SS Michelangelo was an Italian ocean liner built in 1965 for Italian Line by Ansaldo Shipyards, Genoa along with her sister ship, the SS Raffaello.
The Italian Line began planning new ships in 1958. Originally they were to be slightly larger than SS Leonardo da Vinci, which was then being built, but jet aircraft had not yet had a notable effect on the Mediterranean area and a pair of genuine superliners seemed desirable, both from a commercial point of view and to provide jobs to sailors and shipyard workers. It was decided that the new ships would be the largest built in Italy since the SS Rex in 1932.
It was decided that accommodations aboard of the SS Michelangelo would be divided into three classes. For some reason, it was also decided that the three bottom-most passenger decks would not have any portholes. It has been claimed that this made the ship’s sleek hull shape, but that seems unlikely to be true as ships of similar length/width ratio have been built with windows along the entire hull.
Whatever the shortcomings in their initial design, though, the new sisters were advanced on the technological side. The most striking feature in the ships was their Turin polytechnic-designed funnels, which consisted of an intricate trellis-like pipework (instead of the traditional even surface) to allow wind to pass through the funnel, and a large smoke deflector fin on the top.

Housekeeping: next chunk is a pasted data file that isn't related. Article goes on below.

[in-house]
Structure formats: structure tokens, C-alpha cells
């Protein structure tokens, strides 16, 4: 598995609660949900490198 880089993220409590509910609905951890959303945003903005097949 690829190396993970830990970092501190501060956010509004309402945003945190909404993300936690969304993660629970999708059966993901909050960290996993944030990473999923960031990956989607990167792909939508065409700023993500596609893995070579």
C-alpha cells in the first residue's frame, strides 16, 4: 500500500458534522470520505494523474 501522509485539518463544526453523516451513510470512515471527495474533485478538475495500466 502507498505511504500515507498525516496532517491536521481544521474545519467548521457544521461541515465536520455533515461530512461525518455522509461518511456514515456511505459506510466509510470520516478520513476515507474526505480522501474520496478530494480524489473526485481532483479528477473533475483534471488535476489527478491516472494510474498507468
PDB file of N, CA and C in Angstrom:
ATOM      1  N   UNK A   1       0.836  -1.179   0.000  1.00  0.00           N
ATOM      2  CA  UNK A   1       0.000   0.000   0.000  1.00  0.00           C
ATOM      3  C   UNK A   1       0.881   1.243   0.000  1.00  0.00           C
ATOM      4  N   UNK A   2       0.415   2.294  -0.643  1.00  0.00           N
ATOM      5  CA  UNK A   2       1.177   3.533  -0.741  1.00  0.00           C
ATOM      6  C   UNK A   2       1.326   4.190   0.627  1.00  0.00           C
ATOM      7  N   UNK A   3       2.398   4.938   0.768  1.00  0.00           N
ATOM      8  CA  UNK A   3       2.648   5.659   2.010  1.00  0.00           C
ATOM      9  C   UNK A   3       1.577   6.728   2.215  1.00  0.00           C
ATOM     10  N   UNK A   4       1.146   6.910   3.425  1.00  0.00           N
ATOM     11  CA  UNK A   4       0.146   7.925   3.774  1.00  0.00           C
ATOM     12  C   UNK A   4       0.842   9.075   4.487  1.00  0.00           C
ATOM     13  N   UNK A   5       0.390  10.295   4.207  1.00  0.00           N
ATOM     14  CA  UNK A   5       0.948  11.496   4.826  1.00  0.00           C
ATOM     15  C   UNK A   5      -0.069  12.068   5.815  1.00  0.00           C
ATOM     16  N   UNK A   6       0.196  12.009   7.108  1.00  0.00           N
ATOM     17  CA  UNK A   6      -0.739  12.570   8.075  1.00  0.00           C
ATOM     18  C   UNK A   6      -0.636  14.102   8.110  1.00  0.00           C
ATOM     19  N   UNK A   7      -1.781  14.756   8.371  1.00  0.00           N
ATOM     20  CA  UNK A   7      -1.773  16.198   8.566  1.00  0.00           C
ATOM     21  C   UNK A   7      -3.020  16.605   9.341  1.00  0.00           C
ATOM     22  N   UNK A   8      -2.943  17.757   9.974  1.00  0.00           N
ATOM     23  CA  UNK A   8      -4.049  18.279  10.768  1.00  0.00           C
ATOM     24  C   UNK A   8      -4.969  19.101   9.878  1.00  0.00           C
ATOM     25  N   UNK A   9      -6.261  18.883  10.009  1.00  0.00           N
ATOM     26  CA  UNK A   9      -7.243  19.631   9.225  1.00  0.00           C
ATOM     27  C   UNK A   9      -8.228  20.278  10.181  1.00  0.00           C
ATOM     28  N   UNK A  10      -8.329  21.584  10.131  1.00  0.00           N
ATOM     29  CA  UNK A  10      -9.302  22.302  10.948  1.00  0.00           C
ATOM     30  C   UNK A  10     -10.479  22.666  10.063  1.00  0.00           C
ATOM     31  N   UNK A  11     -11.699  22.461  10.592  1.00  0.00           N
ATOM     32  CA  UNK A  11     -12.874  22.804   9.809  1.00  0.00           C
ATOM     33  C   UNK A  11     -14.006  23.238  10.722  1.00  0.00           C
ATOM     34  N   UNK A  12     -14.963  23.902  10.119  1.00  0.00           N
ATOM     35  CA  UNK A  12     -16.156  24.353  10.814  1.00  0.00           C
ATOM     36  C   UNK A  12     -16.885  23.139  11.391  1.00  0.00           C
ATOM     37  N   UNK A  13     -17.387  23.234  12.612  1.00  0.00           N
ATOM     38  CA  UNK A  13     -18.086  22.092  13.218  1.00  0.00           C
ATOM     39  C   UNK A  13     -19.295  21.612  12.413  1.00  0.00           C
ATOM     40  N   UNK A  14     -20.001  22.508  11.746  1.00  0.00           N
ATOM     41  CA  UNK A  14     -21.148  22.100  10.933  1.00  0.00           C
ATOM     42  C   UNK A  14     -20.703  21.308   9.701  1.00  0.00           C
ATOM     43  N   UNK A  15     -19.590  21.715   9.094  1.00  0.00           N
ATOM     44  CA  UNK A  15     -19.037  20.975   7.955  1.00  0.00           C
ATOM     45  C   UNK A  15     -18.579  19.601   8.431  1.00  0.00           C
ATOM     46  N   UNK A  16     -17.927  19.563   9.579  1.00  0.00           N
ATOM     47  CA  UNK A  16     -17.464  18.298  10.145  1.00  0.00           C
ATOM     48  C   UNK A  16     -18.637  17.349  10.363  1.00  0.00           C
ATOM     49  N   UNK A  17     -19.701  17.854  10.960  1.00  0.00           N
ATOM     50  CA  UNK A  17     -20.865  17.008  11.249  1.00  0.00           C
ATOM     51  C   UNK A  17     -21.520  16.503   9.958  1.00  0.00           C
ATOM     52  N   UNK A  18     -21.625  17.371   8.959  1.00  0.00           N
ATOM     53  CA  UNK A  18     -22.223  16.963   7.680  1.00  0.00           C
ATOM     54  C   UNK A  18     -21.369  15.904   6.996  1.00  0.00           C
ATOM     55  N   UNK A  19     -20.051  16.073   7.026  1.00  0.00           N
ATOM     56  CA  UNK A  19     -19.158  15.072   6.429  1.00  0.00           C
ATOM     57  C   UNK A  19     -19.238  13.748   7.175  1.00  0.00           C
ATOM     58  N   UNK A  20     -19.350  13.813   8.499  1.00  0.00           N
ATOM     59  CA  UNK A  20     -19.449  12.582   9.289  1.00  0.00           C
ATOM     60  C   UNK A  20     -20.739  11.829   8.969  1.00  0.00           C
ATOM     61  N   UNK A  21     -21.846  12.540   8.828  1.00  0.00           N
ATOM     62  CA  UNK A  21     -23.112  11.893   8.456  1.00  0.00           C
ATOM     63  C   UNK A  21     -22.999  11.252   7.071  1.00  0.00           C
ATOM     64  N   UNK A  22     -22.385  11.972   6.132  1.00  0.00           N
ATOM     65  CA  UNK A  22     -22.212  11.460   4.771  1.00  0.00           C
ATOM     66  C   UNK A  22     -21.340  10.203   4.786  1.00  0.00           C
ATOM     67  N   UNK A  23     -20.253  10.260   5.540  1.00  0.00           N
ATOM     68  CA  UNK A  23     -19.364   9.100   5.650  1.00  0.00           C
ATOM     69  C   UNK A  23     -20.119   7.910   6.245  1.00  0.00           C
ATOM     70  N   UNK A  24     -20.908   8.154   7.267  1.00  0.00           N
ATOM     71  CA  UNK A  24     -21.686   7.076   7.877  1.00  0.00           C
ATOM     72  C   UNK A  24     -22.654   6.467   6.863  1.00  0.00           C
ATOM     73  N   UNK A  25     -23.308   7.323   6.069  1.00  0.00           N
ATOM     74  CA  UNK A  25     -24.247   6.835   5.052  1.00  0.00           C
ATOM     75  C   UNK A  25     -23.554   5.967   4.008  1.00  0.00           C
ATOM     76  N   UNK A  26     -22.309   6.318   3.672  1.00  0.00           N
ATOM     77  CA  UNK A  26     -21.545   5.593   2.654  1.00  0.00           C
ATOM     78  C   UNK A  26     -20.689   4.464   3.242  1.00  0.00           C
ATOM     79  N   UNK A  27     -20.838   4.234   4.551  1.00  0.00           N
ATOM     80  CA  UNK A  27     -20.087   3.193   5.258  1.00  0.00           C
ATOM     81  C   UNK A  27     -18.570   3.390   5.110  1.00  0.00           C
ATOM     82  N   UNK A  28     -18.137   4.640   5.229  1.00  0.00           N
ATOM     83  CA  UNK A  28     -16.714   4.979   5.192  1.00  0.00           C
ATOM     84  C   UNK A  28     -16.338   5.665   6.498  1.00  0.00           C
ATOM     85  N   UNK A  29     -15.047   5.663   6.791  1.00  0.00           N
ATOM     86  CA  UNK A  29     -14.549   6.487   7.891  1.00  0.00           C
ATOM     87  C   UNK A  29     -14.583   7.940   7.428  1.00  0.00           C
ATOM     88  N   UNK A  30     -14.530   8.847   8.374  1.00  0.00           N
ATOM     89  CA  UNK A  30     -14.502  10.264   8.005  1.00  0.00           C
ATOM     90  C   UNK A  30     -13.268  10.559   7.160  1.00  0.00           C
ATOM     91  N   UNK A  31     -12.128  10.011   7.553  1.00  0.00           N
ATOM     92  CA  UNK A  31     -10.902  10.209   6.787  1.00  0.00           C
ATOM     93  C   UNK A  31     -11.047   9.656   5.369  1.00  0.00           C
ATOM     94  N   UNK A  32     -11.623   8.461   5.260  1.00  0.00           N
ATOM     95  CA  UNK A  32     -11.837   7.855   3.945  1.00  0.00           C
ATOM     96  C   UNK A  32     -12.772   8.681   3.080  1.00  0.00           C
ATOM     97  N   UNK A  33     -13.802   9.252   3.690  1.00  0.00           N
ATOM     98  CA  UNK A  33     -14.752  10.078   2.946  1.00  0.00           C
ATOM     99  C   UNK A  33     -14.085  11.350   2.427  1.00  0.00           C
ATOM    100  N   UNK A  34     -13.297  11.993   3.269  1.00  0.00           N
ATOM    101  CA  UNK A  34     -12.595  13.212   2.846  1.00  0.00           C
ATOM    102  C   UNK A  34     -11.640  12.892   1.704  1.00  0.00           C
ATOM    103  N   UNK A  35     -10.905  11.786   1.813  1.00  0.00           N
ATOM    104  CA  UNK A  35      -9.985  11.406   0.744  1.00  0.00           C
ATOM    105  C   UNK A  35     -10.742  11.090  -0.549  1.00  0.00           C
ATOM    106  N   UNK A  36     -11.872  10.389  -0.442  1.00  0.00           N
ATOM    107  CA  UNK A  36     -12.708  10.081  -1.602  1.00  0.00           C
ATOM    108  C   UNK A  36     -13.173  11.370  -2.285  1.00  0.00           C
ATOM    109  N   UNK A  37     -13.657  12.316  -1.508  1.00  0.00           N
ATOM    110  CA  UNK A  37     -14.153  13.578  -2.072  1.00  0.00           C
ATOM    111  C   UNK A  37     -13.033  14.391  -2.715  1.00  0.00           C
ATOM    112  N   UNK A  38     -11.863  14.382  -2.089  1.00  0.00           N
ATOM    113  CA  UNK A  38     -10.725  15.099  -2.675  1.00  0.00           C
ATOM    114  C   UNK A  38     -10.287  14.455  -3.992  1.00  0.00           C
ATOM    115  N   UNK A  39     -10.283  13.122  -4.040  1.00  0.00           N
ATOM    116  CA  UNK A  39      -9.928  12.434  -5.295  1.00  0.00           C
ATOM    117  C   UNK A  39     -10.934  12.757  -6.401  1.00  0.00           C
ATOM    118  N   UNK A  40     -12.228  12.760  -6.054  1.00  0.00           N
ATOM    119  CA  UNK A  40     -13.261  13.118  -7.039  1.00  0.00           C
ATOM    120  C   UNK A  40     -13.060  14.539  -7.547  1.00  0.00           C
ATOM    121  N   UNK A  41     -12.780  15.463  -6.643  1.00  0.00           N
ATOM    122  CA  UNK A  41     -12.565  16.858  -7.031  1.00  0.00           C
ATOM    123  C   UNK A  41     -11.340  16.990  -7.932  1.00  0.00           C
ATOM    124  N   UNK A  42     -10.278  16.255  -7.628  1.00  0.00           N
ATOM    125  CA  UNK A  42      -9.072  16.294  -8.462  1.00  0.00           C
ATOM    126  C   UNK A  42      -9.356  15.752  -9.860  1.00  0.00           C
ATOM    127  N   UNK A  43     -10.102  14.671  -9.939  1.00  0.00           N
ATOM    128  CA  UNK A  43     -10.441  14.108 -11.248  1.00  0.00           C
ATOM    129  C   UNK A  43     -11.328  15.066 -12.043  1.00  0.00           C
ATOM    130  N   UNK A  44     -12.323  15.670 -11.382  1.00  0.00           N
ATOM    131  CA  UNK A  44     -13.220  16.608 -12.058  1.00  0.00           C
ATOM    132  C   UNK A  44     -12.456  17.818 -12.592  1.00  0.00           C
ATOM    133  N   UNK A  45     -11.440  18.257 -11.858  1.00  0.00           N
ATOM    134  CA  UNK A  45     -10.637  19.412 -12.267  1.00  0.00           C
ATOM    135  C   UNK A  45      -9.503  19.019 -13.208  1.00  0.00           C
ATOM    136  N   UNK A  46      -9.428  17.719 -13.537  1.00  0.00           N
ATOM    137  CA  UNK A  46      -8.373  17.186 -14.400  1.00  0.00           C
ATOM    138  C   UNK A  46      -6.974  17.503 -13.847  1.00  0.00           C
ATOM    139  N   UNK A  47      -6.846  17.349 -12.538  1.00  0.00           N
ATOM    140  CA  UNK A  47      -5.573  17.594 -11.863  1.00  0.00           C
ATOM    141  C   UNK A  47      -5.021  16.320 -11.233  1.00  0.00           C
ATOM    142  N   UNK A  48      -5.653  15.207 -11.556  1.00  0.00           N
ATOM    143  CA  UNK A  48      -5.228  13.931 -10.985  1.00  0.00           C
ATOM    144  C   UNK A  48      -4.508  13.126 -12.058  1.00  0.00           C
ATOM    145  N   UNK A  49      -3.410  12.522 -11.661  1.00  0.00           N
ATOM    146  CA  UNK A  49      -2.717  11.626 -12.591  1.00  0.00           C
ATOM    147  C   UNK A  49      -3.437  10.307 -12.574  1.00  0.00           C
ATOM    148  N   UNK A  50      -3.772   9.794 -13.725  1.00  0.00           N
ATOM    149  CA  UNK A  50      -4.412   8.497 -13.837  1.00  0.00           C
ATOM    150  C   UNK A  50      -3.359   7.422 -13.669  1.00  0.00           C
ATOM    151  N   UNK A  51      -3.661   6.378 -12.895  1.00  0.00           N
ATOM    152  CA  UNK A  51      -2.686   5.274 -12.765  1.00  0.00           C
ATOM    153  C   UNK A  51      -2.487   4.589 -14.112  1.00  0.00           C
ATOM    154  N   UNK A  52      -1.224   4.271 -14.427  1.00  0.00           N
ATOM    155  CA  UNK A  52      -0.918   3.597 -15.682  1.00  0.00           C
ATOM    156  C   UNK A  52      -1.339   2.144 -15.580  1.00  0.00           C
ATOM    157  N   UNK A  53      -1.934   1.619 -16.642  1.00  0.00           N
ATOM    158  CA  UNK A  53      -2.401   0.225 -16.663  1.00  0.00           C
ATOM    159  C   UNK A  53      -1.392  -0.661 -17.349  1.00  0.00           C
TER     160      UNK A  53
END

Although criticised, the funnel design proved to be highly effective in keeping smoke off the rear decks. The smoke deflectors became popular in ship design during the 1970s and 1980s, whereas the idea of allowing wind to pass through the funnel was picked up again in the late 1980s and is almost the norm in modern shipbuilding.
The Michelangelo’s interiors were designed by naval architects Nino Zoncada, Vincenzo Monaco and Amedeo Luccichenti, who gave the ship a less adventurous, more traditional look than the designers of her sister Raffaello.
Built: 1965 by Ansaldo, Sestri Ponente, Italy
Gross tons: 45911 Length: 902ft (275m) Speed: 26.5kn
Width: 102ft (31m) Depth: 34ft (10m) Power: 87000 shp
Propulsion: Steam turbines twin screw
Passengers: 535 First 550 Cabin 690 Tourist
End of service: Sold to Iran, 1977